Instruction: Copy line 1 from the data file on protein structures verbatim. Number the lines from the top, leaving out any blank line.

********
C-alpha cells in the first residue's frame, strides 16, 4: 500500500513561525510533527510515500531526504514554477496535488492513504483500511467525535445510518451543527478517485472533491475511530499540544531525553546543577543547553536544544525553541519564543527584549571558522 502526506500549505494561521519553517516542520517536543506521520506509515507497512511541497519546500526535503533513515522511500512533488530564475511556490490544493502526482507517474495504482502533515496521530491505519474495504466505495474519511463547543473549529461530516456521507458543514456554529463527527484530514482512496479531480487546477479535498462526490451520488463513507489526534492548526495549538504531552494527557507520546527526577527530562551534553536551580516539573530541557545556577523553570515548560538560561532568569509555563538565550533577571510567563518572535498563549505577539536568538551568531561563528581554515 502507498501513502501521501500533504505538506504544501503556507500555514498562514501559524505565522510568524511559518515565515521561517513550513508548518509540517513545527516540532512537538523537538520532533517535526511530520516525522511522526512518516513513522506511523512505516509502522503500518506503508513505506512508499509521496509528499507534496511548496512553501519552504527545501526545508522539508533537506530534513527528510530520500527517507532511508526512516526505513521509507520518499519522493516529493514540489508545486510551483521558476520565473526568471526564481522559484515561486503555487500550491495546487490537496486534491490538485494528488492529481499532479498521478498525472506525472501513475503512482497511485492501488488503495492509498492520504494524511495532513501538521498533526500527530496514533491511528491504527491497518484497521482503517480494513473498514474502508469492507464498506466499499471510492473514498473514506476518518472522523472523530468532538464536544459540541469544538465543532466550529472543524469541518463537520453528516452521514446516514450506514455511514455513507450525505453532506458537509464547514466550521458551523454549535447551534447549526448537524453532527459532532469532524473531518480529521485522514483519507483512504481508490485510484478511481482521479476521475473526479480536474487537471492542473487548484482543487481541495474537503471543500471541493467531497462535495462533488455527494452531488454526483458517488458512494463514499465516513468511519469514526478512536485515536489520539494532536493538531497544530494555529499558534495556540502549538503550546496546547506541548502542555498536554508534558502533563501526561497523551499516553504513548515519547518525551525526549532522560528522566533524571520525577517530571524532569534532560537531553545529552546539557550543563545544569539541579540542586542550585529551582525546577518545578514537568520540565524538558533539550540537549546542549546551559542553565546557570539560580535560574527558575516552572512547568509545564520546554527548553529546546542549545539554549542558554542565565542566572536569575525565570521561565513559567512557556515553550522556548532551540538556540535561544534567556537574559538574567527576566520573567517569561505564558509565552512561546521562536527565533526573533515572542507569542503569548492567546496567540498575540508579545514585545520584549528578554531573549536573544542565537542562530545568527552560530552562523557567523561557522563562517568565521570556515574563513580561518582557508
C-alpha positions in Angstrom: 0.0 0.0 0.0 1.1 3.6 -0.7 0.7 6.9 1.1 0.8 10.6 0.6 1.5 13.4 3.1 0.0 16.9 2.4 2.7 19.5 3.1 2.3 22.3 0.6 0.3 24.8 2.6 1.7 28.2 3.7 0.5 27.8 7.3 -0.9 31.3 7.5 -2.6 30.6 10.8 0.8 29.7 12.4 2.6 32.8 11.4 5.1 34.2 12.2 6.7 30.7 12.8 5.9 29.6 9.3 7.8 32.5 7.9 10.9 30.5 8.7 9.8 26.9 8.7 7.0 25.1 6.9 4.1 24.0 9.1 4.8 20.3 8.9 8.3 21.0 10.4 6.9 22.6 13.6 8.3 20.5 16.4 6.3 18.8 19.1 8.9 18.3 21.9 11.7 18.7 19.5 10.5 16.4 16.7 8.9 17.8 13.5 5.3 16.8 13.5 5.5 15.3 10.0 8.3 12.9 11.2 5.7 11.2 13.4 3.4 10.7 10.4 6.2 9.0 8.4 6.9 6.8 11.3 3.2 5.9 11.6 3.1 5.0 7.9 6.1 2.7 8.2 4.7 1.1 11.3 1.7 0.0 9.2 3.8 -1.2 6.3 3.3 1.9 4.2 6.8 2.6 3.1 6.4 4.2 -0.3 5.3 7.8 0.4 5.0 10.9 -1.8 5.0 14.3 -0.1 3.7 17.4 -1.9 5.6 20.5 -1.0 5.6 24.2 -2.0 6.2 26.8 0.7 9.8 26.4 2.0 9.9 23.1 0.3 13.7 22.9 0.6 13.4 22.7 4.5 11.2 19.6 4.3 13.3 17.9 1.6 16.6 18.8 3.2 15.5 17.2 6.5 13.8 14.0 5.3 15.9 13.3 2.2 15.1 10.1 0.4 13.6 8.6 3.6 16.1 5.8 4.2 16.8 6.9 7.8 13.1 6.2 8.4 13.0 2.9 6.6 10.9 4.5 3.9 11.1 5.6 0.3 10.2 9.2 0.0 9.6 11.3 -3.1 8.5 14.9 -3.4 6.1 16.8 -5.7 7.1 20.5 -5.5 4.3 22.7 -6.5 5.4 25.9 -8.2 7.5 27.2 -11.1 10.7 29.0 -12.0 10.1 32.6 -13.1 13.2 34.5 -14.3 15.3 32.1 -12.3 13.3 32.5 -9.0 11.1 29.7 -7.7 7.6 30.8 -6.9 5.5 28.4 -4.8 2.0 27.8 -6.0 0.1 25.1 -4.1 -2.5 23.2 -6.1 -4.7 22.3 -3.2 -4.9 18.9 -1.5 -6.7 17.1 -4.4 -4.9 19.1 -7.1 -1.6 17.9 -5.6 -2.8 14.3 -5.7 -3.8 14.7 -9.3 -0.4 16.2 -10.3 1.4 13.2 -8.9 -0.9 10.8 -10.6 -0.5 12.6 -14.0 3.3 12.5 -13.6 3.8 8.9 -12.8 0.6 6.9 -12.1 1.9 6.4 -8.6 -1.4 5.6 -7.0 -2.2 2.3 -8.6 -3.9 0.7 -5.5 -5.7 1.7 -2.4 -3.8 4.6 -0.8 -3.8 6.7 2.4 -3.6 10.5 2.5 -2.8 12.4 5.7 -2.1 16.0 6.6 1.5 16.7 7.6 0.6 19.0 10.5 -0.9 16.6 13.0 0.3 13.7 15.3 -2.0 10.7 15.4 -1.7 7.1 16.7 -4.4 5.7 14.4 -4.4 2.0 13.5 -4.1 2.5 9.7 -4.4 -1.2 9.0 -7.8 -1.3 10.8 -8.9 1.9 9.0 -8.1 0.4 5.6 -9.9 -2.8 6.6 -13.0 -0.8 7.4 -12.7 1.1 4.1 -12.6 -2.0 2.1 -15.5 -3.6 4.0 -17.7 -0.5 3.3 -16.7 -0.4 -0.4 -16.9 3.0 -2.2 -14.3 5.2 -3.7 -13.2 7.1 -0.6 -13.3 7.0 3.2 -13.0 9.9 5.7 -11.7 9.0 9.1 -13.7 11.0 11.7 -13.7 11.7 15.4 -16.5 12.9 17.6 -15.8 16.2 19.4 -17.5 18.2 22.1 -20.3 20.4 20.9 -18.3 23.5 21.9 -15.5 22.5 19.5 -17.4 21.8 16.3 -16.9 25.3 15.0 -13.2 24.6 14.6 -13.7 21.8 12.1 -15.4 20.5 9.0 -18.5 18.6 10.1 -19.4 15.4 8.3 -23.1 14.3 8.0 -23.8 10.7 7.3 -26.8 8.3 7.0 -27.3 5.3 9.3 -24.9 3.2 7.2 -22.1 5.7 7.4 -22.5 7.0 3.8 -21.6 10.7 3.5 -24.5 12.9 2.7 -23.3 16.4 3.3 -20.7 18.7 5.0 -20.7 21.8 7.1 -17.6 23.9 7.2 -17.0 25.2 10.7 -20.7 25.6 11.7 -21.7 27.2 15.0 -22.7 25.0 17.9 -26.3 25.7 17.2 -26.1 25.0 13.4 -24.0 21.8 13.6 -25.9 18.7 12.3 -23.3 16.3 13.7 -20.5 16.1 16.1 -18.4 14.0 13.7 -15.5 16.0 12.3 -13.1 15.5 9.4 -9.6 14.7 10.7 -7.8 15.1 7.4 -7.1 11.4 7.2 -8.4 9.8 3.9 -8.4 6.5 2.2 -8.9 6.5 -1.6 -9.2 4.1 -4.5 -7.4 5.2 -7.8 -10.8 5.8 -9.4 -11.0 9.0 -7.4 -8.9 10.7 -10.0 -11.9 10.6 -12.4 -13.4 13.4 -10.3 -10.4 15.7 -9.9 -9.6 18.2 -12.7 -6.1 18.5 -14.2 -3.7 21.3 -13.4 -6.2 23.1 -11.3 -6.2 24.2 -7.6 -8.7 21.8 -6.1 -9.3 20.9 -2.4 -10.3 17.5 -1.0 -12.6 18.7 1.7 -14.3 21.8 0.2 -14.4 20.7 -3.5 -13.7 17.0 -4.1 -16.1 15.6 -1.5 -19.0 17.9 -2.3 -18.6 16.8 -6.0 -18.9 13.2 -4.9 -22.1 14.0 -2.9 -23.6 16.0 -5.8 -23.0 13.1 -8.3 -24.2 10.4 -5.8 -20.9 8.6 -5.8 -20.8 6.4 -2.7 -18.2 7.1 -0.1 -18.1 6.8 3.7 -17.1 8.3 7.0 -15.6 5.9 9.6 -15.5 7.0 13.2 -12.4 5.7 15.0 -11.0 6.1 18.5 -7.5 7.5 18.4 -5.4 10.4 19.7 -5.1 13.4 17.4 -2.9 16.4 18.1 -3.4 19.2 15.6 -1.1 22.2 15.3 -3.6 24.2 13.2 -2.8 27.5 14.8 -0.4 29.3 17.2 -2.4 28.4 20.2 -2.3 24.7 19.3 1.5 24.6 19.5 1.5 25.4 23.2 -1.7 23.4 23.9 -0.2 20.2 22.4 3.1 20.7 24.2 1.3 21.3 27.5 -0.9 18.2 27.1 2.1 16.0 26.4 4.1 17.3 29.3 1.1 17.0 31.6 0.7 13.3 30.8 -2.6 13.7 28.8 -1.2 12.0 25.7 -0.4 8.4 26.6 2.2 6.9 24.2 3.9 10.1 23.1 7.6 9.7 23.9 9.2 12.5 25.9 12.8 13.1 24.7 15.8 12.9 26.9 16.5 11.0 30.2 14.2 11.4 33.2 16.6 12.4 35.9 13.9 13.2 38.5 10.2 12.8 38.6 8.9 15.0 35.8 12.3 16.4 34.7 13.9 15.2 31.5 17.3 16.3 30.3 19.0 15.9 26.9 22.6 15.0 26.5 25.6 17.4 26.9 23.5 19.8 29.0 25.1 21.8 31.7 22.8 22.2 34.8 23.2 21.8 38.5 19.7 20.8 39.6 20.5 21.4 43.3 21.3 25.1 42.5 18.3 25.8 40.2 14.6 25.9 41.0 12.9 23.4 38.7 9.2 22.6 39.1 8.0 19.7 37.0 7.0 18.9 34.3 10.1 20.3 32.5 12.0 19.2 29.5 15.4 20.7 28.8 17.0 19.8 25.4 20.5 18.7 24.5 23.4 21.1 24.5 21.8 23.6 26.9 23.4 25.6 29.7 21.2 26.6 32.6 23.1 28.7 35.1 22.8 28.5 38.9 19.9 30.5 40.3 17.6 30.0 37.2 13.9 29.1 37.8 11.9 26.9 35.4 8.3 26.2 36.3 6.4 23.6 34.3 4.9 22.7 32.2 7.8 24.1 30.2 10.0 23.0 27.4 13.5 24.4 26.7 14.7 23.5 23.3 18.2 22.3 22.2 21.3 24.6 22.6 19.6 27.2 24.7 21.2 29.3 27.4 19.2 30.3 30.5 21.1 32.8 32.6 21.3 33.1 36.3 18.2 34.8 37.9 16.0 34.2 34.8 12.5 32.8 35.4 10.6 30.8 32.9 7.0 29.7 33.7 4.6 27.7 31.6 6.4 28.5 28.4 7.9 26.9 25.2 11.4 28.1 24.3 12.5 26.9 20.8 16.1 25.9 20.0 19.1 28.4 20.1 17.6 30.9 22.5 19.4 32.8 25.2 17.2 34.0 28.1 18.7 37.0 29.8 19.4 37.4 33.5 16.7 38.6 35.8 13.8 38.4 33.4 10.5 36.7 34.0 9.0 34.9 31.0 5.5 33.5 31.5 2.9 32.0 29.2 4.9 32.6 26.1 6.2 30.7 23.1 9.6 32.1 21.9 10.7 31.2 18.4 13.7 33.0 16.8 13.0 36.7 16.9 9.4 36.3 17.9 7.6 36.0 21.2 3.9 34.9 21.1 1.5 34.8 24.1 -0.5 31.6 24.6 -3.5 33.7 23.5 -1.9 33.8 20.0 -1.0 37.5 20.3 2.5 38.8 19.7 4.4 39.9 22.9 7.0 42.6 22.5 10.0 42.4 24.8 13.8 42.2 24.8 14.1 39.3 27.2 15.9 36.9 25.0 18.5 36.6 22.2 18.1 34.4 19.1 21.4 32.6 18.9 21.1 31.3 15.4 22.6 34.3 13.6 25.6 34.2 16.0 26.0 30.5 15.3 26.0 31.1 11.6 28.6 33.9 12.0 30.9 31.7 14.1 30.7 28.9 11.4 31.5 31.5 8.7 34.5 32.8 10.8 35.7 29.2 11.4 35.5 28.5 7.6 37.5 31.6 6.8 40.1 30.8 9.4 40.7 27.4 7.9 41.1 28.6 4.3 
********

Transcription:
C-alpha cells in the first residue's frame, strides 16, 4: 500500500513561525510533527510515500531526504514554477496535488492513504483500511467525535445510518451543527478517485472533491475511530499540544531525553546543577543547553536544544525553541519564543527584549571558522 502526506500549505494561521519553517516542520517536543506521520506509515507497512511541497519546500526535503533513515522511500512533488530564475511556490490544493502526482507517474495504482502533515496521530491505519474495504466505495474519511463547543473549529461530516456521507458543514456554529463527527484530514482512496479531480487546477479535498462526490451520488463513507489526534492548526495549538504531552494527557507520546527526577527530562551534553536551580516539573530541557545556577523553570515548560538560561532568569509555563538565550533577571510567563518572535498563549505577539536568538551568531561563528581554515 502507498501513502501521501500533504505538506504544501503556507500555514498562514501559524505565522510568524511559518515565515521561517513550513508548518509540517513545527516540532512537538523537538520532533517535526511530520516525522511522526512518516513513522506511523512505516509502522503500518506503508513505506512508499509521496509528499507534496511548496512553501519552504527545501526545508522539508533537506530534513527528510530520500527517507532511508526512516526505513521509507520518499519522493516529493514540489508545486510551483521558476520565473526568471526564481522559484515561486503555487500550491495546487490537496486534491490538485494528488492529481499532479498521478498525472506525472501513475503512482497511485492501488488503495492509498492520504494524511495532513501538521498533526500527530496514533491511528491504527491497518484497521482503517480494513473498514474502508469492507464498506466499499471510492473514498473514506476518518472522523472523530468532538464536544459540541469544538465543532466550529472543524469541518463537520453528516452521514446516514450506514455511514455513507450525505453532506458537509464547514466550521458551523454549535447551534447549526448537524453532527459532532469532524473531518480529521485522514483519507483512504481508490485510484478511481482521479476521475473526479480536474487537471492542473487548484482543487481541495474537503471543500471541493467531497462535495462533488455527494452531488454526483458517488458512494463514499465516513468511519469514526478512536485515536489520539494532536493538531497544530494555529499558534495556540502549538503550546496546547506541548502542555498536554508534558502533563501526561497523551499516553504513548515519547518525551525526549532522560528522566533524571520525577517530571524532569534532560537531553545529552546539557550543563545544569539541579540542586542550585529551582525546577518545578514537568520540565524538558533539550540537549546542549546551559542553565546557570539560580535560574527558575516552572512547568509545564520546554527548553529546546542549545539554549542558554542565565542566572536569575525565570521561565513559567512557556515553550522556548532551540538556540535561544534567556537574559538574567527576566520573567517569561505564558509565552512561546521562536527565533526573533515572542507569542503569548492567546496567540498575540508579545514585545520584549528578554531573549536573544542565537542562530545568527552560530552562523557567523561557522563562517568565521570556515574563513580561518582557508